This book collects essays that take on the excavatory, critical, and generative work of rethinking the relationship between South Asia and the world. In examining what kind of new relationships are uncovered between these two geopolitical groupings, the chapters in this book argue that South Asian literature and literary criticism can reframe the common narrative of the powerful Global North and a disenfranchised Global South. This is not always a comforting reframing since it must account for the oppressive roles that South Asian nations sometimes play in regional and intranational theatres.
Through myriad disciplinary groundings, theoretical approaches, and objects of study, the essays in this book collectively argue that South Asian literature allows us to think more critically about both the liberatory possibilities of South Asia as a grouping (of nations but also of ideas and aesthetics) as well as the elisions that may happen under such categorization.
The chapters in this book were originally published as a special issue of the South Asia Review.
Table of Contents
1. Introduction: South Asian Literature and the World
2. Between World and Home: Tagore and Goethe
3. "Against the Biggest Buccaneering Enterprise in Living History": Krishna Menon and the Colonial Response to International Crisis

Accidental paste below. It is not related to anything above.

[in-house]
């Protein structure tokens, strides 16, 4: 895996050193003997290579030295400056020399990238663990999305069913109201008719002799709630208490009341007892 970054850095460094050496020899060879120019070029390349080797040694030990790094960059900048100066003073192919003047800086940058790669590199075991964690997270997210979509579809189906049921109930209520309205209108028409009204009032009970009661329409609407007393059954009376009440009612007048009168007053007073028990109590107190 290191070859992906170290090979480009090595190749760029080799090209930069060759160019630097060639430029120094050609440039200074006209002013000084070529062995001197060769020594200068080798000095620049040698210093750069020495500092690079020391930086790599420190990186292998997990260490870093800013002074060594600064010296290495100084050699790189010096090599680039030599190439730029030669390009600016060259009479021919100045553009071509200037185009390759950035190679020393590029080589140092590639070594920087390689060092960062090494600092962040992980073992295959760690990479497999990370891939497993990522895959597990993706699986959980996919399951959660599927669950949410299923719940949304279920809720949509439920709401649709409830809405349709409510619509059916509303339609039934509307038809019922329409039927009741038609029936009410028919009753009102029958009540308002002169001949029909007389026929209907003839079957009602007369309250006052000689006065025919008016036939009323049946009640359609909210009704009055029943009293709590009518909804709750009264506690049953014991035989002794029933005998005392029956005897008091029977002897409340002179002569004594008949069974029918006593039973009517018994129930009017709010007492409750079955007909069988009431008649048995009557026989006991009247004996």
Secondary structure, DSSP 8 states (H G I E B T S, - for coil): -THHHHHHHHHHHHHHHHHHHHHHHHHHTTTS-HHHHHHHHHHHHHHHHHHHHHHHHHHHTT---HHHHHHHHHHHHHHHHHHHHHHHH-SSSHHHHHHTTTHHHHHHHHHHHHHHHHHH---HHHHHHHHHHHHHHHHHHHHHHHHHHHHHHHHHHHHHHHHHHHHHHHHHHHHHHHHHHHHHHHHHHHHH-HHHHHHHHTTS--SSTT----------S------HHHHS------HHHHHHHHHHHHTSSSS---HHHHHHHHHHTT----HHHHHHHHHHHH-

4. Bodies in Translation/Transition: (Re)Writing Kashmir, Kaschmir, Cashmere in Agha Shahid Ali’s Poetry
5. Home, Away from Home: Violence, Womanhood and Home/Land in Jahnavi Barua’s Fiction
6. From Cheap Labor to Overlooked Citizens: Looking for British Muslim Identities in Kamila Shamsie’s Home Fire
7. Dastan-e Amir Hamza and Salman Rushdie’s Two Years, Eight Months and Twenty-Eight Nights
8. Ajitesh Bandyopadhyay, Nandikar, and the World: Staging World Literature in Bengali
9. Queering the Colonial in Shyam Selvadurai’s Swimming in the Monsoon Sea
10. At the Interface of Colonial Knowing and Unknowing: A Critical Reading of the Golden Camellia in Amitav Ghosh’s River of Smoke
11. Unveiling the Transcultural: The Question of Identity in Suneeta Peres da Costa’s Saudade
12. Looking Backward to a Distant Land: South Asian Diaspora and Function of Nostalgia in "Silver Pavements, Golden Roofs," "Mrs. Sen’s" and The Inheritance of Loss
Madhurima Chakraborty is Associate Professor in the English and Creative Writing department at Columbia College Chicago. She is one of the editors of Postcolonial Urban Outcasts: City Margins in South Asian Literature, the editor of South Asian Review’s special issue on South Asian Literatures in the World, and co-editor of another SAR special issue on The Nation and Its Discontents. Her shorter work has also appeared in the Journal of Postcolonial Writing, Literature/Film Quarterly, and South Asian Review, among others.